Symptoms of Drug-Induced Lupus
Drug-induced lupus erythematosus (also known as DILE or DIL) can occur as a side-effect of certain medications. Some symptoms overlap with those of systemic lupus erythematosus (SLE). These include:
- Muscle and joint pain and swelling
- Flu-like symptoms of fatigue and fever
- Serositis (inflammation around the lungs or heart that causes pain or discomfort)
- Certain laboratory test abnormalities
Drugs that can cause drug-induced lupus are typically those used to treat chronic diseases. They include medicines used to treat:
- Heart disease
- Rarely, Neuropsychiatric disorders or thyroid disease
Certain other drugs including anti-inflammatory agents and antibiotics may also cause drug-induced lupus. In all, at least 38 drugs currently in use can cause drug-induced lupus. However, most cases have been associated with these three:
- Hydralazine – used to treat hypertension
- Procainamide – used to treat cardiac arrhythmias
- Quinidine – used to treat cardiac arrhythmias
The risk for developing lupus-like disease from any of the other 35 drugs is low or very low (in some cases, only one or two cases have been reported).
It may take several months of therapy with the medication before symptoms appear. For the high risk drugs such as procainamide and hydralazine, only 5 to 20 per cent of people treated for one to two years at currently used doses will develop drug-induced lupus. With most of the other drugs, the risk is less than 1 percent that those taking the medication will develop drug-induced lupus.
There is no evidence that people with SLE are more likely to develop drug-induced lupus. The use of drugs linked to drug-induced lupus have not been associated with an increase in SLE activity or onset of flares.
The high female-to-male ratio associated with SLE is not seen with drug-induced lupus. However, drug-induced lupus usually occurs in males over 50 years old because they are more likely to develop chronic diseases (i.e. heart disease) that require continuous use of those medications known to cause drug-induced lupus.
Symptoms of drug-induced lupus
People with drug-induced lupus may complain of flu-like symptoms, especially muscle and joint pain. Symptoms may appear gradually and become worse after the person has taken the drug for several months. In other people, symptoms start rapidly. They are generally mild, but can become much worse if a patient continues to take the medication that is causing them.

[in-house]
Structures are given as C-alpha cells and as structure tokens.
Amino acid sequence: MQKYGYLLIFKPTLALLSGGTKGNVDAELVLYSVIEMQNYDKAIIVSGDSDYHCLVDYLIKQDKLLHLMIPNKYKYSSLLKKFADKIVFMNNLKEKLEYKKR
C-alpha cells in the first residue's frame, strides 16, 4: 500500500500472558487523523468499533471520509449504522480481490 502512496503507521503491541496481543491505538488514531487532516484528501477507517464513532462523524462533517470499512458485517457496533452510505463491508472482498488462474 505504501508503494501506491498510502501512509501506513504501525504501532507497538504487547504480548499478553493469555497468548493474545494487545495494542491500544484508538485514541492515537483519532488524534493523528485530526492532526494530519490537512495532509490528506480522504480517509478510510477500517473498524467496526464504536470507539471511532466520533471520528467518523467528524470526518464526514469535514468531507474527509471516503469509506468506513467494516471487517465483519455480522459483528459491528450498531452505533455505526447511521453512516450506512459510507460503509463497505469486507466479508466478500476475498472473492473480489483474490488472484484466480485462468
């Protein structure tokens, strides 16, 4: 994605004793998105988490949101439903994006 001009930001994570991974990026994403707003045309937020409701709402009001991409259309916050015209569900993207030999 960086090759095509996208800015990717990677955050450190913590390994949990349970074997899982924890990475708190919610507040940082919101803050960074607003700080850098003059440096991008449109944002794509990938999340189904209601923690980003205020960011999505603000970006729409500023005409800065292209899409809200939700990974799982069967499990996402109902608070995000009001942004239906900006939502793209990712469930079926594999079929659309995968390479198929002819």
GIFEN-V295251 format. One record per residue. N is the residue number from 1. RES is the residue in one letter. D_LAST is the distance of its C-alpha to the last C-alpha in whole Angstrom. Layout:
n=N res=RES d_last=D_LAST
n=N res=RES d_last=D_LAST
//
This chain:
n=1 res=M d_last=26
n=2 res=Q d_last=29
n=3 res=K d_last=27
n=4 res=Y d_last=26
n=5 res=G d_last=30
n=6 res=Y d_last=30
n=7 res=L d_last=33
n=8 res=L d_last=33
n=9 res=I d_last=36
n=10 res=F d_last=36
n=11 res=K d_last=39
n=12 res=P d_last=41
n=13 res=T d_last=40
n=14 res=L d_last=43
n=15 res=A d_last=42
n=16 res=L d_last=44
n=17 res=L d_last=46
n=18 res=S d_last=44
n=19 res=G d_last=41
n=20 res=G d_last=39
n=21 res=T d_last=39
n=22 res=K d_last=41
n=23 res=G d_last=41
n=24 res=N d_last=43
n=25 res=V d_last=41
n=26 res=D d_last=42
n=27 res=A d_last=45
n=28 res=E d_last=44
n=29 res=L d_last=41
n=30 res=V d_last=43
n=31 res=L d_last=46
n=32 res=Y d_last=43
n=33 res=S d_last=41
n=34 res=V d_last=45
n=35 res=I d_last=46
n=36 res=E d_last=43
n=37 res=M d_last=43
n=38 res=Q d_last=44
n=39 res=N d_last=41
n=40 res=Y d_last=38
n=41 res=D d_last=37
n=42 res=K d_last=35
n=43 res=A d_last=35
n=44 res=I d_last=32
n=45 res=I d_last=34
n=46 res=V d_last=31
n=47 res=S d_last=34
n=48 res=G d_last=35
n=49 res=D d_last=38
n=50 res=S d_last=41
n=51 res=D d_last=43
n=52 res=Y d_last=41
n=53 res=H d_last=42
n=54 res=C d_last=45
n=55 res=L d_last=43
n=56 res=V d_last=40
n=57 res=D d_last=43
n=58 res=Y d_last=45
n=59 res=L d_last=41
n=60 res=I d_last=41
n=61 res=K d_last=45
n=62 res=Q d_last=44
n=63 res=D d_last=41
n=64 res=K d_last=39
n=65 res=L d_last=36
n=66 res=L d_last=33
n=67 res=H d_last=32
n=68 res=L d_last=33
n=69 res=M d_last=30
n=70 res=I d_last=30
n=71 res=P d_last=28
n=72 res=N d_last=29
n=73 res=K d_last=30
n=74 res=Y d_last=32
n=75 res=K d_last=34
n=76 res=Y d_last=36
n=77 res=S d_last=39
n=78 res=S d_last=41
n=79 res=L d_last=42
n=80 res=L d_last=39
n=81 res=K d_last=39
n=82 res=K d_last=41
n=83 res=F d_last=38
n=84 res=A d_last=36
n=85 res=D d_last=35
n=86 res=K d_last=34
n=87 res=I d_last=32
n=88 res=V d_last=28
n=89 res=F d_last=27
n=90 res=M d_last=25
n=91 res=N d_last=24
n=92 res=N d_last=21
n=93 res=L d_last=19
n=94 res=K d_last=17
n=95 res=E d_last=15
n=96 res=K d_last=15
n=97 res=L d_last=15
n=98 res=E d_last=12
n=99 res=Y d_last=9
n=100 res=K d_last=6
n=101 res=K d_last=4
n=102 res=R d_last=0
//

By the time a diagnosis is made, most people will have one or more of the following:
- joint pain
- muscle pain
- heart and lung inflammation
Your doctor may use a laboratory test to check for the presence of certain autoantibodies. As with SLE, most people with drug-induced lupus may develop antinuclear antibodies (ANAs), although those with a form of drug-induced lupus related to quinidine often are ANA-negative. The ANAs in drug-induced lupus are primarily autoantibodies that are able to react with a histone-DNA complex, the major component of every cell’s nucleus.
The laboratory test detects certain antibodies to this histone-DNA complex. Their presence is a marker for lupus-like disease brought on by many drugs. (Hydralazine is the exception, as only about one-third of people with drug-induced lupus have this type of anti-histone antibody.) There is no evidence that people who develop ANA without symptoms are at increased risk for developing drug-induced lupus in the future.
Drug-induced lupus and SLE
SLE is distinct from drug-induced lupus, since DIL generally has milder symptoms than SLE, and no skin or kidney disease. Oral ulcers, hair loss, photosensitivity and central nervous system symptoms are also very rare in drug-induced lupus.
SLE can be more difficult to diagnose in elderly people, since they often do not experience the typical features of the disease. Sometimes the symptoms can be very similar to those of drug-induced lupus. Since many elderly patients take a variety of medications to treat other health conditions, it is important to consider if one of them is known to cause drug-induced lupus when assessing symptoms. People with SLE usually have more abnormal immunological features on laboratory testing.
Treatment of drug-induced lupus If possible, the medication suspected of causing drug-induced lupus should be discontinued or replaced with a similar drug. In most people who develop drug-induced lupus, after the causative medication is discontinued, the ANA should gradually disappear. Its decline can confirm the diagnosis. It may take months and even years for all symptoms to disappear.
Your doctor may prescribe non-steroidal anti-inflammatory drugs (NSAIDs) to hasten recovery, if appropriate. Corticosteroids may be used for people with severe symptoms of drug-induced lupus, such as severe inflammation of several joints, inflammation of the sac around the heart and, in rare cases, kidney disease. After the symptoms of drug-induced lupus have disappeared, it is possible for a person to develop them again if he or she takes the same medication that caused them, so it should be avoided if possible.